Game sense is something that Overwatch fans love to see and dropping a Barrier Projector at the exact right position and time to block an Earthshatter is routine for xQc. On that play, he once again showed how underrated Winston’s kit can be.
Speaking of teamfights, sometimes the outcome of a teamfight was so surprising that multiple reviewers noticed different individual plays from alternate angles that combined to turn the tide of a seemingly lost fight. In this review of a Rialto teamfight during the UK’s epic battle with South Korea, main tank Cameron “Fusions” Bosworth expounds on Harrison “Kruise” Pond’s clutch Lúcio boop:
Not only did Kruise dodge the enemy Earthshatter by riding high on the wall, but he knocked all of UK’s would-be damagers off the platform, freeing Fusions to block Fury’s D.Va bomb. No wonder Byung-Sun “Fleta” Kim and Fury both picked Kruise as the player “who caused them the most suffering” in their own VOD review.
Space and Custa picked up on another big play in the same teamfight, this time from Isaac “Boombox” Charles:
That’s difference between a professional Zenyatta and you or me: Boombox reacted fast enough to trigger Transcendence before the Earthshatter caught him, allowing him to dodge the Self-Destruct that Fusions would later block, instead of dying while stunned out in the open.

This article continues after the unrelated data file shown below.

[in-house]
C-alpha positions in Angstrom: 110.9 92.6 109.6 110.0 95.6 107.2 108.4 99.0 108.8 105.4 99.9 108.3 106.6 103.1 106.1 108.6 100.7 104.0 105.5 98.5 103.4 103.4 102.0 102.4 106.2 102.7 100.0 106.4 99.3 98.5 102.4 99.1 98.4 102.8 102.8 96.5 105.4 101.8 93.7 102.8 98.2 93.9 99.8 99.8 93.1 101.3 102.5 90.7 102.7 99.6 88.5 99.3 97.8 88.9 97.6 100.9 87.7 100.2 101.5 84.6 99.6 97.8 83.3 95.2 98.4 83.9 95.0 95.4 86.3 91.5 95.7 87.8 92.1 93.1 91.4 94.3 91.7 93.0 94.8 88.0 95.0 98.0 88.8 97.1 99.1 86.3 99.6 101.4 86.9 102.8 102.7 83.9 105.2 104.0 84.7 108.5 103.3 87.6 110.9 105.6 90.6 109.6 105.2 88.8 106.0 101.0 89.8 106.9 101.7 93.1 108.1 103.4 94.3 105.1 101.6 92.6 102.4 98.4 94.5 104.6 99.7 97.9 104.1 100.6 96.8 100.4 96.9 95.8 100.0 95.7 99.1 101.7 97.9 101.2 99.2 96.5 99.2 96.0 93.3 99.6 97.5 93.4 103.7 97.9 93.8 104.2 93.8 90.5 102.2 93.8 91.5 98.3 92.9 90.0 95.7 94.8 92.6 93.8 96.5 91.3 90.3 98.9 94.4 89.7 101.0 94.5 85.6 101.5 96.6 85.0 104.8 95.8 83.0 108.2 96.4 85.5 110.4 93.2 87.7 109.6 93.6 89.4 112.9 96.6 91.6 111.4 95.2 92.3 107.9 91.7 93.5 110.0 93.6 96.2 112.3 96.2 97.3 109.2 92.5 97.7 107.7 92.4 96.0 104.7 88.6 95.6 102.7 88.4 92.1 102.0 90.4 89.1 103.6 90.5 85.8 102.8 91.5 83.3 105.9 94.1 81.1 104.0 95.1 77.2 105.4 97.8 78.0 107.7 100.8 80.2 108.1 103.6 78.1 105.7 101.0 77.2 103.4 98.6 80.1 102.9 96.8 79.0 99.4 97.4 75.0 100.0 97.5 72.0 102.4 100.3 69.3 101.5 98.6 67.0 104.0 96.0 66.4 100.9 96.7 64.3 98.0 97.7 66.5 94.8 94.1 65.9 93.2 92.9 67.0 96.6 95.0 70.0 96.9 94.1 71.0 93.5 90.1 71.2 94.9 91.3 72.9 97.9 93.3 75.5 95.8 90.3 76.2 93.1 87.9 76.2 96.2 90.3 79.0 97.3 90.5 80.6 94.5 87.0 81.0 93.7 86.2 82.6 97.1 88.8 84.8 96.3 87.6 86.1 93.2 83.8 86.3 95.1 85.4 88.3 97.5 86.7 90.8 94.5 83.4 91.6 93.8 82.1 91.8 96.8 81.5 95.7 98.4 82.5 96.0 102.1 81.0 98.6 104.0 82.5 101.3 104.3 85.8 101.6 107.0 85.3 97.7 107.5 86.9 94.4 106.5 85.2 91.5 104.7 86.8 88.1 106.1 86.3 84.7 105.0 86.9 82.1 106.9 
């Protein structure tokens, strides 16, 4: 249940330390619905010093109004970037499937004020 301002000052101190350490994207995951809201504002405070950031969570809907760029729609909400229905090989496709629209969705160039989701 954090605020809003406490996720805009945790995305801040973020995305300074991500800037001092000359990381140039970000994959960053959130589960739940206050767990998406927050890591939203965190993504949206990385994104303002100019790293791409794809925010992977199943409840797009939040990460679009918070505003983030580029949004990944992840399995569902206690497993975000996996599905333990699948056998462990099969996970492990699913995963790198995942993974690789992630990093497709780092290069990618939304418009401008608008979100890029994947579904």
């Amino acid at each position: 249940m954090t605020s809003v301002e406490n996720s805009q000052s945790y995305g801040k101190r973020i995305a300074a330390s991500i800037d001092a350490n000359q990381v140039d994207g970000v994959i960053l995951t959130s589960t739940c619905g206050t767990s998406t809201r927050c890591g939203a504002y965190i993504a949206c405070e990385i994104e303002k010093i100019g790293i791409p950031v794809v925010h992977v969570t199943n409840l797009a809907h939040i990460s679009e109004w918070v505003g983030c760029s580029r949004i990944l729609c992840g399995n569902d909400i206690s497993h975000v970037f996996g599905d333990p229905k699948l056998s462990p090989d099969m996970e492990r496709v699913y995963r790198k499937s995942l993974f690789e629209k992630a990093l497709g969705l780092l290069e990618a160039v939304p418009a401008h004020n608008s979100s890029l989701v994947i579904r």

Dancing the Healer Dance
Have you ever wondered why Jjonak can do the things that he does? Why can’t teams just… eliminate him? I don’t think Australia thought taking on South Korea in the quarterfinals was going to be easy, but main tank Ashley “Trill” Powell showed us just how difficult it was to take out the backline of Jjonak and Tae-Sung “Anamo” Jung when they danced the healer dance:
Note that Trill receives a Nano Boost as he jumps in, so there’s no way that at least one of Korea’s supports wouldn’t have died if they didn’t perform the healer dance. During the regular season, head coach Hyeon-Sang “Pavane” Yoo and the NYXL spent less time in scrims than other teams, opting to focus on film study and focus on small but important fundamentals like this. It’s not surprising to see two of his NYXL proteges be just as difficult to eliminate on the Overwatch World Cup stage. Why can’t anyone take out Jjonak? Thanks to Trill, now we know.
These were just a few highlights that I was able to cobble together, but there were far more to be found—and not just from western players. Former Overwatch League player Brandon “Seagull” Larned led a very amusing review of USA vs. Canada, where he played a game of “count the Qs” to predict who would win teamfights based on ultimate usage.
Molly “Avalla” Kim—an assistant coach for Washington, DC—broke down several of Korea’s matches in Korean, as did Anamo, Fury, and Fleta. Team Spain’s Daniel “Dhak” Martinez reviewed Kruise’s Lúcio play, and then Kruise reviewed his own play as well as Dhak’s review of his play—the content was seemingly endless.
Perhaps you can add your own review to the Overwatch World Cup Viewer library. Can you find an awesome play that the community missed? I can’t wait to find out.
Ben "CaptainPlanet" Trautman is the statistics producer for the Overwatch League Global Broadcast. Follow him on Twitter!